COME, MY DRAGON-HEARTS, and step into the Flash! Future with us! Doubtless some of you already love her words, but for those who haven’t met her, allow me to introduce you to one of Science Fiction & Fantasy’s top world-spinners. Few writers wield the duality of Earth and deep space, the physical and the spiritual, the ancient and the newly-birthed quite as deftly as she. At once, she plants our roots in red clay, fertile with a power as old as its own existence, and pours images of interstellar ships and species over our thirsty shoots. To read her stories is to be both grounded and soaring, to feel we could be in a past life, longing for a future we remember in dreams. Nnedi Okorafor, dear readers:
Photo Credit: Cheetah Witch
Who is this legend-forging Flash! Future figure?
Name: Nnedi Okorafor
Nationality: “Naijamerican” (Nigerian-American)
Best known for: Binti (novella in The Binti Trilogy), Akata Witch (novel in The Akata series), Who Fears Death (novel)
Awards: (partial list; also won many international genre awards)
- Eisner Award, Best Graphic Album (Reprint): LaGuardia (2020)
- The Locus Award, Best Young Adult Novel: Akata Warrior (2018)
- The Hugo Award, Best Graphic Story: LaGuardia (2020), Best Novella: Binti (2016)
- The Nebula Award, Best Novella: Binti (2016), Best Novel: Who Fears Death (2011)
- World Fantasy, Best Novel: Who Fears Death (2011)
- The Wole Soyinka Prize for Literature: Zahrah the Windseeker (2008)
What she writes & why every SF/F reader should know her name.
In a genre that diminishes itself by clinging to familiar Western tropes, many of Okorafor’s stories combine elements that defy easy categorization (Juju crossed with tech [“Hello, Moto“], Nigerian mythology and superhero comics [Lagoon], the goddess Ani and humans biologically altered to be weapons [The Book of Phoenix]). Rather than let others cram her cosmic-sized work into ill-fitting classifications, Okorafor designs her own worlds and then crafts precise language to self-define them. She summarizes her genres, Africanfuturism and Africanjujuism, on her blog as follows:
“Africanfuturism is a sub-category of science fiction. Africanjujuism is a subcategory of fantasy that respectfully acknowledges the seamless blend of true existing African spiritualities and cosmologies with the imaginative.”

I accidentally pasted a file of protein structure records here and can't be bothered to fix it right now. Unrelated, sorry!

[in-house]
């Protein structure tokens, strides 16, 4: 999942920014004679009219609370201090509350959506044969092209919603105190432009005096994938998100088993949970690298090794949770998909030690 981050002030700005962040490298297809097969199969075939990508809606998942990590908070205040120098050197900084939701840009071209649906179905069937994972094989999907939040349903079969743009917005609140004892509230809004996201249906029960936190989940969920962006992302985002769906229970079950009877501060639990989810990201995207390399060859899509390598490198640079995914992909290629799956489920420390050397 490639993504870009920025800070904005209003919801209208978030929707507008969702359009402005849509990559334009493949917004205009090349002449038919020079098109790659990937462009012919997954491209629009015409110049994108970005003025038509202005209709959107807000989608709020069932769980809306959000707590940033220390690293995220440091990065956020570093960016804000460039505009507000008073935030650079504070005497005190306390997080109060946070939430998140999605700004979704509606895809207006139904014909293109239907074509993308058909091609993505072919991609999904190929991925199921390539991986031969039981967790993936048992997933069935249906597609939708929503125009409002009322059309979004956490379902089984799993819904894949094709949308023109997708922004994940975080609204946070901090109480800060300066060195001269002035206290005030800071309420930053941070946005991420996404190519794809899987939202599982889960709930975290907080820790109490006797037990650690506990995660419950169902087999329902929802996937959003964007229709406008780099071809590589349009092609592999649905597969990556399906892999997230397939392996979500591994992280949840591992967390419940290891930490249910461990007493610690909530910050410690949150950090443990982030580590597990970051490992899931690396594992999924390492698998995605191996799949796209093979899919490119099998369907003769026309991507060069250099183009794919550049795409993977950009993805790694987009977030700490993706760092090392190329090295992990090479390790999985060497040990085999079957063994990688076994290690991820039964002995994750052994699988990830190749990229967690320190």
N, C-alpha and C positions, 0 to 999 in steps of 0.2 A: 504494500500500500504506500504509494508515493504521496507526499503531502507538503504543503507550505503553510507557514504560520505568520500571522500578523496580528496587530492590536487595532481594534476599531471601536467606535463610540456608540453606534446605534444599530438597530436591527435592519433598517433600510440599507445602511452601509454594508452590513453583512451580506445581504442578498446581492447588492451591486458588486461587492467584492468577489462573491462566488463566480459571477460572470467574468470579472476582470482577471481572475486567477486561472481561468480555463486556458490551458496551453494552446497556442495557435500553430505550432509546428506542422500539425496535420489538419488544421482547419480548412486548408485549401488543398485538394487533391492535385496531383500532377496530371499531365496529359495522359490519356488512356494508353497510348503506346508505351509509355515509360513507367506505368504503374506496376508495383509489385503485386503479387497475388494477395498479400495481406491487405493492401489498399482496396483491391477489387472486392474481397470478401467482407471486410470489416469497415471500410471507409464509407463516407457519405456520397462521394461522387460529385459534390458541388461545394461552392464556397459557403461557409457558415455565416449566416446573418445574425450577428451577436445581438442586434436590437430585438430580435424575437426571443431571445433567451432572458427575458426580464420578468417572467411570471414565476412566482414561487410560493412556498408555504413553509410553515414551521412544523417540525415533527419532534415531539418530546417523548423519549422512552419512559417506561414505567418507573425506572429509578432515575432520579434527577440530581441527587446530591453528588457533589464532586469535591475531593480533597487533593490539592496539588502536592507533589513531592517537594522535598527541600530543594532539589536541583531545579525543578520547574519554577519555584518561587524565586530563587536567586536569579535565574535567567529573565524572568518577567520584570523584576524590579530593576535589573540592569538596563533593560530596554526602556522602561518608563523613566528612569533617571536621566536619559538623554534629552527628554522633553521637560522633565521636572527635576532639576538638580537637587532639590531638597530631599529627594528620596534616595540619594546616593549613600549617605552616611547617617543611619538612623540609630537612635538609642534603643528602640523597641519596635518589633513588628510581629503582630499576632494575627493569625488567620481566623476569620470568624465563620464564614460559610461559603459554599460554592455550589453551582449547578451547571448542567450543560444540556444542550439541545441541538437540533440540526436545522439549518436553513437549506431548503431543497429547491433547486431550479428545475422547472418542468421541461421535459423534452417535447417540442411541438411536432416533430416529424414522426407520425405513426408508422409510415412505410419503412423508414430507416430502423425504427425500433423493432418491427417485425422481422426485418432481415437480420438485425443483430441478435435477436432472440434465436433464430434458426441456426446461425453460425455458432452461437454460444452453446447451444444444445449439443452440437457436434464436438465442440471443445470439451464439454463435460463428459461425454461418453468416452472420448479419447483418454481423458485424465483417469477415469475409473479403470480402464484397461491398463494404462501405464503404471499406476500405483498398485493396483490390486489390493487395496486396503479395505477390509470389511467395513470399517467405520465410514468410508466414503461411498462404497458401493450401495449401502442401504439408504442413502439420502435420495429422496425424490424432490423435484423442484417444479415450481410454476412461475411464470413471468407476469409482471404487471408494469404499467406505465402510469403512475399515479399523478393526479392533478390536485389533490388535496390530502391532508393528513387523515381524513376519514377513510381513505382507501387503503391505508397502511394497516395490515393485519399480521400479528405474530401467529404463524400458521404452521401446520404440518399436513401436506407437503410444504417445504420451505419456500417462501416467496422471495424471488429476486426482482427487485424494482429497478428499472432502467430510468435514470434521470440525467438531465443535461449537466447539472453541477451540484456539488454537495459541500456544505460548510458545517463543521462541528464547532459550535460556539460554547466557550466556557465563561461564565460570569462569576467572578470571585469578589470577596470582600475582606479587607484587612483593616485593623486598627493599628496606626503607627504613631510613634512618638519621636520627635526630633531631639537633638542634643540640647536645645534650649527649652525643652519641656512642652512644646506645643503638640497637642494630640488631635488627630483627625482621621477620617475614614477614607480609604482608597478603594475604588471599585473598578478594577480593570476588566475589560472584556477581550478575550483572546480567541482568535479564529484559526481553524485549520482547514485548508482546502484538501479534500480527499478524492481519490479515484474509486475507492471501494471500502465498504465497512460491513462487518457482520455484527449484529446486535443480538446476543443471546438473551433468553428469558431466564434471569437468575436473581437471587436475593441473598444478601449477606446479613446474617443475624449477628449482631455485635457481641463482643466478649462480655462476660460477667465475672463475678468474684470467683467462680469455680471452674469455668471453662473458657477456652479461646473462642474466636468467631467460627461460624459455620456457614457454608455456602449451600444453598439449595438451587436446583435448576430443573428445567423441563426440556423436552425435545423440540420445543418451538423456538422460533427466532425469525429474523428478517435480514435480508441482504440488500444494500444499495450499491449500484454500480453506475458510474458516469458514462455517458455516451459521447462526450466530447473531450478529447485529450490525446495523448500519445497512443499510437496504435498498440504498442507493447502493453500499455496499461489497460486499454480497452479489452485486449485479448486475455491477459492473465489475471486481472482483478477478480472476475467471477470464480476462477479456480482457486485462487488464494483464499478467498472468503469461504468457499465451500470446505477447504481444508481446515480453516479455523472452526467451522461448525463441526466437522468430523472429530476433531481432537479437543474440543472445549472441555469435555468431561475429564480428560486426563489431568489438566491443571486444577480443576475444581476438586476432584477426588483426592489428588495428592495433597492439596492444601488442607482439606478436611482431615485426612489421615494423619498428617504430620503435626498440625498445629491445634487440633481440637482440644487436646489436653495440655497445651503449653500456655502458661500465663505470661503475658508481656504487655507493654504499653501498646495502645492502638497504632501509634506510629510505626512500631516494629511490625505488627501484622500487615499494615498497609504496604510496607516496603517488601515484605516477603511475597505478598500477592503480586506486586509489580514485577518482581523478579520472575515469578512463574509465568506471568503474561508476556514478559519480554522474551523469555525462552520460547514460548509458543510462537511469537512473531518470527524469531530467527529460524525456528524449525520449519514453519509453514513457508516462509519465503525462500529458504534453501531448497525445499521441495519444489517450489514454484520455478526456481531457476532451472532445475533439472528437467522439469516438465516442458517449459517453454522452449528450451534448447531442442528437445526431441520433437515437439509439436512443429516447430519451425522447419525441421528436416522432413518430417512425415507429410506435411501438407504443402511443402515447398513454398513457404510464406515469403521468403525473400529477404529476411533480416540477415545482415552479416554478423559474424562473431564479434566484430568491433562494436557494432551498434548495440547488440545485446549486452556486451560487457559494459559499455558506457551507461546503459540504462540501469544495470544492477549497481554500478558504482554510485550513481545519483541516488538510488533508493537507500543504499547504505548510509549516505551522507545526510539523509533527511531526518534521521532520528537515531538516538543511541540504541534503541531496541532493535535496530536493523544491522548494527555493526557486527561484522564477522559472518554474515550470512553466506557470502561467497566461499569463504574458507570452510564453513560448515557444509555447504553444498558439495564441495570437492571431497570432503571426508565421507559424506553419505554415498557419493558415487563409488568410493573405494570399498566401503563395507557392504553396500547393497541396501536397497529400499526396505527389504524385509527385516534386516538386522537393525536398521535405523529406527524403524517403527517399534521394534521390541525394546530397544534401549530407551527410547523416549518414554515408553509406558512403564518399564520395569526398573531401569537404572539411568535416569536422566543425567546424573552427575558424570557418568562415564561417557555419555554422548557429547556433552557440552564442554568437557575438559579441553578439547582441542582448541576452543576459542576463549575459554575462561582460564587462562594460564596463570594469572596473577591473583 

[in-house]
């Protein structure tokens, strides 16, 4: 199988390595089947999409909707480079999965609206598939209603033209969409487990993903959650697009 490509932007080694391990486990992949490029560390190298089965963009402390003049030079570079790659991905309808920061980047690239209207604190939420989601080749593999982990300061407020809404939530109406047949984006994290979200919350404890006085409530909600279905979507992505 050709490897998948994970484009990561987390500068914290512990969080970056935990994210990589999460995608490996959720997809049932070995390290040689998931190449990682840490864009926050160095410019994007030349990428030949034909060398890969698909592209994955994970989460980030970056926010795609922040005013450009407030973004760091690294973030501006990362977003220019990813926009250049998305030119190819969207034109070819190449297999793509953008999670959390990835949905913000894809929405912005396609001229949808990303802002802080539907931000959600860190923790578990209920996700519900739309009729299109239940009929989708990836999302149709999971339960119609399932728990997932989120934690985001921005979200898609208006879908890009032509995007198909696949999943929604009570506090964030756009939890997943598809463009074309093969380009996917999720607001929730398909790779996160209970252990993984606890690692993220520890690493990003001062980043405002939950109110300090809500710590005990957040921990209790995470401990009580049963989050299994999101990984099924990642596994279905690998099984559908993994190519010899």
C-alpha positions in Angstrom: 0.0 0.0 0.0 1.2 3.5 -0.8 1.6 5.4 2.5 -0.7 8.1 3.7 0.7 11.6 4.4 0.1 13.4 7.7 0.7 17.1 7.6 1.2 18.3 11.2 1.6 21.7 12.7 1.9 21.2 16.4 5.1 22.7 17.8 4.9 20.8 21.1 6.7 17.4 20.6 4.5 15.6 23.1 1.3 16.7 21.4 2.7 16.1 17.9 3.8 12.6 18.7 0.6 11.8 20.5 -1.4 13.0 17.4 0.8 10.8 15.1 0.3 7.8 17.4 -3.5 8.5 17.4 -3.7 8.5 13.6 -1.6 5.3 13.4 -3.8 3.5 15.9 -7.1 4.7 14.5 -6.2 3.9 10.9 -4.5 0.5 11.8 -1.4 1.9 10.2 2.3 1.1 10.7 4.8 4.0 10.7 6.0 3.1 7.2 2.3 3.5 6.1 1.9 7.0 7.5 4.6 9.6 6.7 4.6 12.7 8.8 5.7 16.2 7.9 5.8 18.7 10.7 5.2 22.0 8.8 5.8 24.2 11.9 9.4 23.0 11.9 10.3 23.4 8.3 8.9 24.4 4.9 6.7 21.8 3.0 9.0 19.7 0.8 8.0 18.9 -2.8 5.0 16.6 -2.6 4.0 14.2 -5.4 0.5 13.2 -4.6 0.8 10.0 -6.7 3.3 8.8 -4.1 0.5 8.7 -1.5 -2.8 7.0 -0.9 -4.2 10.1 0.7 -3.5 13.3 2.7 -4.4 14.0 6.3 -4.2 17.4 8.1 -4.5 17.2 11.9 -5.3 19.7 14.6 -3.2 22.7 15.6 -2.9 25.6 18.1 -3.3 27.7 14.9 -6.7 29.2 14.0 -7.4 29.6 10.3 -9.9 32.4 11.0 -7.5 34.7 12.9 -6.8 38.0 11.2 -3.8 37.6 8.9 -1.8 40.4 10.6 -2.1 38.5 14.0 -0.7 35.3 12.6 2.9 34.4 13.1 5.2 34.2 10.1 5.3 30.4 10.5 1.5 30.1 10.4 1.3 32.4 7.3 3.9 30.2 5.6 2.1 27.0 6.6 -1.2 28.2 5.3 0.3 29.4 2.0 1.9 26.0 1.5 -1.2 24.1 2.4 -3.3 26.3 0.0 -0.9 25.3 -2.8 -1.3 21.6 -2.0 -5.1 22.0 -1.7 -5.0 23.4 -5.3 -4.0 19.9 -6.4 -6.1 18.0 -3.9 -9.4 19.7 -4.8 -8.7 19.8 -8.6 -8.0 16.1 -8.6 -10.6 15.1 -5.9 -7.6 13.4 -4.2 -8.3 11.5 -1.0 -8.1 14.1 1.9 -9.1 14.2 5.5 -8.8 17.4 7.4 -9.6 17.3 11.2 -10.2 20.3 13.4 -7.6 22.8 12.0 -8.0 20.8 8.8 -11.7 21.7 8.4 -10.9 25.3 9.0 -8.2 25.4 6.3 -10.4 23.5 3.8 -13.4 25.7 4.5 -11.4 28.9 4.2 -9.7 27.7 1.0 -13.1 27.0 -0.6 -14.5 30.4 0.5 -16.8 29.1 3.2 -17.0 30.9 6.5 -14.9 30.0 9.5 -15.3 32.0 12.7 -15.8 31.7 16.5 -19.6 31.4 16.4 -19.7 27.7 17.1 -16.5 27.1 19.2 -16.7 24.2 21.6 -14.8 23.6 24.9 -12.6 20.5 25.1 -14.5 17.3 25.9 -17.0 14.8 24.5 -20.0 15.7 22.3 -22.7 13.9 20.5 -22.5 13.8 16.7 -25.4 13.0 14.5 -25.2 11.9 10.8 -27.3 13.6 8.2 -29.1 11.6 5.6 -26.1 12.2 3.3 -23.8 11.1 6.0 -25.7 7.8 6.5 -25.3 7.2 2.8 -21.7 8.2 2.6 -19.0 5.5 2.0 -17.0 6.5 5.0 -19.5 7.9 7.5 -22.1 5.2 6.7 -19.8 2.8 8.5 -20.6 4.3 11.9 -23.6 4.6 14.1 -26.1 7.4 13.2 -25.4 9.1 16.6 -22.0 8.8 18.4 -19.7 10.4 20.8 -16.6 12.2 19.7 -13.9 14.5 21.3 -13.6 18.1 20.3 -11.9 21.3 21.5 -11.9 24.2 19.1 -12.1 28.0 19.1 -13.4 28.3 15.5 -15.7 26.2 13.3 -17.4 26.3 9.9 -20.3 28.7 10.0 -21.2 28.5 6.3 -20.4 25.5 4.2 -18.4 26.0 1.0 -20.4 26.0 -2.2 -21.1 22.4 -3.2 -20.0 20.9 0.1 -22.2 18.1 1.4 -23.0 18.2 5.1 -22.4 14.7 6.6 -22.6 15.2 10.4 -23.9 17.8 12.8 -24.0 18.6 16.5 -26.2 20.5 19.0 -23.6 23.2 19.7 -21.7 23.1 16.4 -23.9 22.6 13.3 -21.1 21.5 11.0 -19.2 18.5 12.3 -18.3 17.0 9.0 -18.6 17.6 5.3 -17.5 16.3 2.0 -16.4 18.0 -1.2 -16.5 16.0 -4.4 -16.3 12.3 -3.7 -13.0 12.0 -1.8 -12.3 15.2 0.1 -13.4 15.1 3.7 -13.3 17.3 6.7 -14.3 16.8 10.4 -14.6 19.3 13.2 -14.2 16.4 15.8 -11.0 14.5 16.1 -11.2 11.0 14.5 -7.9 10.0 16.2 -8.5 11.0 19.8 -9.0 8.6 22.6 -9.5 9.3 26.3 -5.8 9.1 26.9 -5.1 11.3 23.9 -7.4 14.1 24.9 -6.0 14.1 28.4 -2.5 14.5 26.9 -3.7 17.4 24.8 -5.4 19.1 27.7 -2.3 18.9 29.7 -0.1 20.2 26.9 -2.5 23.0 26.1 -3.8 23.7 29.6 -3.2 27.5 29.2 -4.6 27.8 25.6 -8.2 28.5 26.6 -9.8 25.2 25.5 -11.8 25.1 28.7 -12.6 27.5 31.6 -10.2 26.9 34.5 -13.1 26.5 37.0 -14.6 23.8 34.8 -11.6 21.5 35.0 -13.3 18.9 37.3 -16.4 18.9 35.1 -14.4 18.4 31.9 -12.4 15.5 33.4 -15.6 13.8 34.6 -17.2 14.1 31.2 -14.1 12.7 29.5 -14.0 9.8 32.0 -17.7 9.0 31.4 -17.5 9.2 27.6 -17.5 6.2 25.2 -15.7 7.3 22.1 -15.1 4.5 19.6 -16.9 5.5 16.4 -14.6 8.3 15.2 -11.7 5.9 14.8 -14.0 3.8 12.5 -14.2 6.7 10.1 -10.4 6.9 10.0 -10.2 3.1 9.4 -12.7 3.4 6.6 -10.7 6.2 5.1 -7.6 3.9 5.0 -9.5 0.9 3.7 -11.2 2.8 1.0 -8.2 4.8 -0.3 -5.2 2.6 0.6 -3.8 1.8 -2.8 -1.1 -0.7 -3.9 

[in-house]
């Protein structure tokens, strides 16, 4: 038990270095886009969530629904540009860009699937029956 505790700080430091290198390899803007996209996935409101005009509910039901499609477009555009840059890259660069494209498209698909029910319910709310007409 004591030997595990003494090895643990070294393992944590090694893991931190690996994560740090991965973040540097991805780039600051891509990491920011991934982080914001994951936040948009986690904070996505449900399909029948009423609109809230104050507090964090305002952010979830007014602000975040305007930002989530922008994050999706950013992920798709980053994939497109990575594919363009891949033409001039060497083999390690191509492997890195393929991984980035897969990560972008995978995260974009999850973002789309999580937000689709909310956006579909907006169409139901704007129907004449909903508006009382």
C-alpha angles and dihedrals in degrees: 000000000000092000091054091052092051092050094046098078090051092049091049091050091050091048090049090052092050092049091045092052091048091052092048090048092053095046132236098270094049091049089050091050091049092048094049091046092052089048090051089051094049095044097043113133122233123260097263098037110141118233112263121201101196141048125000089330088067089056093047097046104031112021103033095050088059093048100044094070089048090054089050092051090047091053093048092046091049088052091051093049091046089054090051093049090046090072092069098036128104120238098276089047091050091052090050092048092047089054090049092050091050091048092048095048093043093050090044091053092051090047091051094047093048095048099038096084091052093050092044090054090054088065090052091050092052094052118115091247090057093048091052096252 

“Africanfuturism is concerned with visions of the future, is interested in technology, leaves the earth, skews optimistic, is centered on and predominantly written by people of African descent (black people) and it is rooted first and foremost in Africa.”
In the same post, she elaborates on the distinction between the first-coined “Afrofuturism” and the more specific-to-her-work “Africanfuturism”; it’s concise and well-worth any speculative fiction reader’s time as her designation has taken root and further enriches how we discuss SF/F!
The shimmering wall of praise!
On Okorafor herself: “Nnedi Okorafor is American-born but her Nigerian blood runs strong, lacing her work with fantasy, magic and true African reality.” —Nawal El Saadawi, bestselling author of Woman at Point Zero
On LaGuardia: “Okorafor perfectly captures the absurdity and calamity of our current political moment and her artist co-creators render it in vividly and richly colored drawings.” — Calvin Reid, The Millions
On Ikenga: “Ikenga is a cleverly crafted mystery; it’s also a poignant tale of father and son and a richly drawn superhero origin story.” — Jean Westmoore, Books in Brief
On Who Fears Death: “Okorafor brings her considerable talent for ambiguous characterizations and grappling with difficult questions of morality and power in an unjust world. Her prose is musical and emotionally raw, and Okorafor’s imagery brings the novel’s rich magic and religion into vivid relief. Onyesonwu is a protagonist whose clear voice and brutally memorable story will stay with you long after you’ve finished.”
— Gretchen Treu, A Room of One’s Own Feminist Bookstore, Madison, WI
Rage: the art of empowerment in a broken world.